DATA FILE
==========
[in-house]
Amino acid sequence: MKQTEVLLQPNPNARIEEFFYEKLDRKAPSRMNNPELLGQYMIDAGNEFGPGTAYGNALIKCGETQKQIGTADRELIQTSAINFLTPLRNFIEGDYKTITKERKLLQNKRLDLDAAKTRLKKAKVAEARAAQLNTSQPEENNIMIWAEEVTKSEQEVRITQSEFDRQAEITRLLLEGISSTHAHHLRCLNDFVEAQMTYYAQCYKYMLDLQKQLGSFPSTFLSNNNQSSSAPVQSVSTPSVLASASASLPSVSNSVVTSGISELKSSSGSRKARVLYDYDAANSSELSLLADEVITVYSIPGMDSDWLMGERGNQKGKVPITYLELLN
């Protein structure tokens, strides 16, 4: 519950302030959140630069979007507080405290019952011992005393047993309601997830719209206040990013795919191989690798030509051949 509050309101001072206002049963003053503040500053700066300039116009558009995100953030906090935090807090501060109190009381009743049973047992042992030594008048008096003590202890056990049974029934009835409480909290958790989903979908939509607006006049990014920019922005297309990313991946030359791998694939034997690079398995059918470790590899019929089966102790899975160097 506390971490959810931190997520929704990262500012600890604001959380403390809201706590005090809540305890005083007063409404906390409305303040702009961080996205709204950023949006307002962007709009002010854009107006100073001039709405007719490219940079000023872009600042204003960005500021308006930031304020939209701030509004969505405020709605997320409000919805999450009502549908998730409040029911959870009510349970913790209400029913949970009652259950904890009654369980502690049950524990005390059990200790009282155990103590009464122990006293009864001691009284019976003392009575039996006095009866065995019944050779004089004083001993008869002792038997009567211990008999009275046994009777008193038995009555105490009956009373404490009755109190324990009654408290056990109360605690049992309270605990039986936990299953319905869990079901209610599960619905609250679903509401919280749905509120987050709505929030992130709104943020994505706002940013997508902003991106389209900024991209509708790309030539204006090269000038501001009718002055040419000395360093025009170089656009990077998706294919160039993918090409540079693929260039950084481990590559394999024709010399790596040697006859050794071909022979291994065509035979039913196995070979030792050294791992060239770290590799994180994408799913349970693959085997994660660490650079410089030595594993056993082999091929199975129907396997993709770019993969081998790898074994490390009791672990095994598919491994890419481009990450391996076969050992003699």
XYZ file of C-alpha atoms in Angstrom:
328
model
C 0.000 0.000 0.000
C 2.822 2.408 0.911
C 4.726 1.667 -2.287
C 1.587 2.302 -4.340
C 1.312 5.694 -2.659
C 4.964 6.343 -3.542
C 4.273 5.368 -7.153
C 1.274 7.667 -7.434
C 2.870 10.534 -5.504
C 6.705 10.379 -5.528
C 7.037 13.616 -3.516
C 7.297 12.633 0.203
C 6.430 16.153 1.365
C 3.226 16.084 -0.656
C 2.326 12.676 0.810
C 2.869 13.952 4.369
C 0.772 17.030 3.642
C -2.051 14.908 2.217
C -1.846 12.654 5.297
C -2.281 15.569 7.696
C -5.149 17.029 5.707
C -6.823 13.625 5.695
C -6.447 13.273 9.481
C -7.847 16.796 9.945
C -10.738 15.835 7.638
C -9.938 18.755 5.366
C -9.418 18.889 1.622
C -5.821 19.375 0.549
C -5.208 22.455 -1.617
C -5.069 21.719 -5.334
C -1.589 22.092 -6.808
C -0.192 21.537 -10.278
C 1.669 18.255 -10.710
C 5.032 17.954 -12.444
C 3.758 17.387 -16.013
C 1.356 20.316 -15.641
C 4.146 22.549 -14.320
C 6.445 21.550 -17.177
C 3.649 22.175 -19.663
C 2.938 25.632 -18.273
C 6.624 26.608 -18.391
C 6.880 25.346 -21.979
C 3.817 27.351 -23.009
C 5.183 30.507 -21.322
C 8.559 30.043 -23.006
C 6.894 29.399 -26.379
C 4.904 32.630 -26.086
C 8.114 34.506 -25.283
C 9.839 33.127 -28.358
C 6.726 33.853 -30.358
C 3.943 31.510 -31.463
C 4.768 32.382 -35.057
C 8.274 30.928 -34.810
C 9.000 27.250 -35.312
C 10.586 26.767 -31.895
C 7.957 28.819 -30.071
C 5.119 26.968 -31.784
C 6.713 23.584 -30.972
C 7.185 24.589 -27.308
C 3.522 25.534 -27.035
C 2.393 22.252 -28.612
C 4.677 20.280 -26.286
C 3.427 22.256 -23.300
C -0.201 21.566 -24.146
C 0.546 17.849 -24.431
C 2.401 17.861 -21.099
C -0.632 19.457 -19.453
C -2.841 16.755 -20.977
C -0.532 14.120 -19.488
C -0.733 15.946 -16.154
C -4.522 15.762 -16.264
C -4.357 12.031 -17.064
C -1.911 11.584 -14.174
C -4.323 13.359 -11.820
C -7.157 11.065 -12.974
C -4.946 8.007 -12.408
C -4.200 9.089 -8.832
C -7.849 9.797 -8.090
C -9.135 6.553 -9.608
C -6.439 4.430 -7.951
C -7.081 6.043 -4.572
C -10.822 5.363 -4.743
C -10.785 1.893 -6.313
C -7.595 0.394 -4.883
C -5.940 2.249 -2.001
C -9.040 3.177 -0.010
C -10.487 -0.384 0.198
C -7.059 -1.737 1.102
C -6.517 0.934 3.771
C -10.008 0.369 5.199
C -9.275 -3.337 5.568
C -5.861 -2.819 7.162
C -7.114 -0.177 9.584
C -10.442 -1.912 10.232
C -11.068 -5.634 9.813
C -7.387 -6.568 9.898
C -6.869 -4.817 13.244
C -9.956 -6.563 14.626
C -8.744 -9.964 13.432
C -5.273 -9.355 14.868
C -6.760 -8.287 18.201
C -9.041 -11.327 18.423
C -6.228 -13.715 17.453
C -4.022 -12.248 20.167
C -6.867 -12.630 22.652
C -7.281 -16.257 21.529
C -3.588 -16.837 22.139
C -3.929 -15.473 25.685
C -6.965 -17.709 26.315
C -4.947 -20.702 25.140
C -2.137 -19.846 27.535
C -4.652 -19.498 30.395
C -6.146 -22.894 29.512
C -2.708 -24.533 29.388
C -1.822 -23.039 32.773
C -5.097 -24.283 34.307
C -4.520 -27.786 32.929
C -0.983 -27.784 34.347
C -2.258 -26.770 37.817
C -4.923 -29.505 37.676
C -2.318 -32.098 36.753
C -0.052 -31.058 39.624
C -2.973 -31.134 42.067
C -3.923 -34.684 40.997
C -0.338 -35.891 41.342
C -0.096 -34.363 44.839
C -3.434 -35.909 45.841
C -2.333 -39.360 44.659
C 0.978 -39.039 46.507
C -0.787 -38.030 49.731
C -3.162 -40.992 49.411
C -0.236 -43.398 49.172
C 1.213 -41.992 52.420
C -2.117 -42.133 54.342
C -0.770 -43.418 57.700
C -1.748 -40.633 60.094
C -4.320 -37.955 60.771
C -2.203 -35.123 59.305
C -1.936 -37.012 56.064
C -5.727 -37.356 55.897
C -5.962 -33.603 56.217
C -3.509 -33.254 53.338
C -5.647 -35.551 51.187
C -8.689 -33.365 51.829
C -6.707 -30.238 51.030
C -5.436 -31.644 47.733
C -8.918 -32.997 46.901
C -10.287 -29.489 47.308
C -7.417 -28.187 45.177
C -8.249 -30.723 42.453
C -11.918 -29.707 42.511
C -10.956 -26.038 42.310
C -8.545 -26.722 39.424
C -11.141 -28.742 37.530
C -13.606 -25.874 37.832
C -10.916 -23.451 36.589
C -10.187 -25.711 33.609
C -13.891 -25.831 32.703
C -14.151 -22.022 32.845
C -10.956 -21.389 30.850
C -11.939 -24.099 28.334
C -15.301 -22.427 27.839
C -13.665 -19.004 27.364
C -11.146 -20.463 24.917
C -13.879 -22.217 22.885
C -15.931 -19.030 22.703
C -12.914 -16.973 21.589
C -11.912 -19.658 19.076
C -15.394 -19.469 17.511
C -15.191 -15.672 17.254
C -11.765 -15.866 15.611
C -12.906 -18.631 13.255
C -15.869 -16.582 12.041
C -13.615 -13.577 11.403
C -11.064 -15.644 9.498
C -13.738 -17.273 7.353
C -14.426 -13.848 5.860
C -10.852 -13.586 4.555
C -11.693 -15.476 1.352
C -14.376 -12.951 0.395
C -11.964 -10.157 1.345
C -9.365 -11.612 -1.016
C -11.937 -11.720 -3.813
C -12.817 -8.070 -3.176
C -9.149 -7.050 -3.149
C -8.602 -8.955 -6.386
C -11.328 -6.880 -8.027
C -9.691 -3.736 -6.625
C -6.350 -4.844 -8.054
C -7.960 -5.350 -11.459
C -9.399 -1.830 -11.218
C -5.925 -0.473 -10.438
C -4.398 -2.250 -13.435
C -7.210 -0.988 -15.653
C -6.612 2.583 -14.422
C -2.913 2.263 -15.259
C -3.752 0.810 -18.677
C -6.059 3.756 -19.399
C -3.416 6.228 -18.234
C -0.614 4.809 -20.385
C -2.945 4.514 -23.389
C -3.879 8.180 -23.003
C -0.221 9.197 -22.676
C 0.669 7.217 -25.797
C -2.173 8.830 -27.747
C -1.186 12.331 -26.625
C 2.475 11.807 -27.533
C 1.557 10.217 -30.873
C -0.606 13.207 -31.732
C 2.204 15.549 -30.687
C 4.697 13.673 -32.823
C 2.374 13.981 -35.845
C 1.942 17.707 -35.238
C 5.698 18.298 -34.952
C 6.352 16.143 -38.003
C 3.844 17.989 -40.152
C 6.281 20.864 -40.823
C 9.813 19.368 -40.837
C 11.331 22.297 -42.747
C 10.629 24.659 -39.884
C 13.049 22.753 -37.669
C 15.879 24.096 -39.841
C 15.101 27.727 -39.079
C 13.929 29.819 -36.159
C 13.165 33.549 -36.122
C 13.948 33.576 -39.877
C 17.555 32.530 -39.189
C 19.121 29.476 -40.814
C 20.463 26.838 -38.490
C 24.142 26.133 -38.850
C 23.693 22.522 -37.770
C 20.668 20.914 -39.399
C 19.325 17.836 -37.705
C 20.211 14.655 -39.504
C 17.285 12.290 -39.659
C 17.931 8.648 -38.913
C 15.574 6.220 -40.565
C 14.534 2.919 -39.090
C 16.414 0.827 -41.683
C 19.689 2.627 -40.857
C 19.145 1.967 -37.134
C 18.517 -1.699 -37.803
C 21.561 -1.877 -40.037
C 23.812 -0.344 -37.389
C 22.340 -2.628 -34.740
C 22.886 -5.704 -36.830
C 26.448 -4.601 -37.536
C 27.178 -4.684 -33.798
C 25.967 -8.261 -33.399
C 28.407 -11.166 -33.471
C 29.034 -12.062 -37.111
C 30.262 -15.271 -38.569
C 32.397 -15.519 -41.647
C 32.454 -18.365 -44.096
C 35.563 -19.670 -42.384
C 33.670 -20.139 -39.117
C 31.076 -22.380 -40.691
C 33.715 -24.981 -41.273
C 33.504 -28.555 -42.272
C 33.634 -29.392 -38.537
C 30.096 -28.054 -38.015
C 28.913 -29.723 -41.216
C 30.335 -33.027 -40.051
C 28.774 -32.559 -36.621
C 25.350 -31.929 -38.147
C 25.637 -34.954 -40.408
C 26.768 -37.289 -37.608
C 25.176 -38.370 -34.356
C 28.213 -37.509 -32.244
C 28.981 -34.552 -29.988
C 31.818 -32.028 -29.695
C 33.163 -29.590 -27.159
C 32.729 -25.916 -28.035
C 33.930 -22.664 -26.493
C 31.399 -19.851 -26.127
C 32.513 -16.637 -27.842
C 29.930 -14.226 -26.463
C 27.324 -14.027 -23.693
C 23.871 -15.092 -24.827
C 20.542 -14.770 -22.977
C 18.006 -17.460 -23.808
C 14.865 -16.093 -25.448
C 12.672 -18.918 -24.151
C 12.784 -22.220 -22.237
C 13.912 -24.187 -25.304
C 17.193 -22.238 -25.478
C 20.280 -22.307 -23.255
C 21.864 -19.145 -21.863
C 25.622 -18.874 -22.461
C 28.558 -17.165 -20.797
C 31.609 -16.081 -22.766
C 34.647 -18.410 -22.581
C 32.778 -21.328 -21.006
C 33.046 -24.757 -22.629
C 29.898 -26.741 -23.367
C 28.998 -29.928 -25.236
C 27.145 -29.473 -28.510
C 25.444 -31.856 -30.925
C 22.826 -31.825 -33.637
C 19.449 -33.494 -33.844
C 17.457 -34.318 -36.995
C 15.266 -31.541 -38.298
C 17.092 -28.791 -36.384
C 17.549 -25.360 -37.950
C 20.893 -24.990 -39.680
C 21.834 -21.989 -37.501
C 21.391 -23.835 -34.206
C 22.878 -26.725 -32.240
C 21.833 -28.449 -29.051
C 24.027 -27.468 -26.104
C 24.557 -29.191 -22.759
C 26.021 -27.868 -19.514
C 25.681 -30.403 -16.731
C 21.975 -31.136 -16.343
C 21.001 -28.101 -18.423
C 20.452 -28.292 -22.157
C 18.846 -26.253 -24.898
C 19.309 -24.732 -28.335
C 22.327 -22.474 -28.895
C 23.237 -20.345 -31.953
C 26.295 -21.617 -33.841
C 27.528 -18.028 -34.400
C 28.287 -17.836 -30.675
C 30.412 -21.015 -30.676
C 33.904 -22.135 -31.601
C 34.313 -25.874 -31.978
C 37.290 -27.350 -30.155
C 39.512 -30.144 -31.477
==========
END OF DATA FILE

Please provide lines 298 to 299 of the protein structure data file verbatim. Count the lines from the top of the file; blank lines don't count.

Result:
C 34.647 -18.410 -22.581
C 32.778 -21.328 -21.006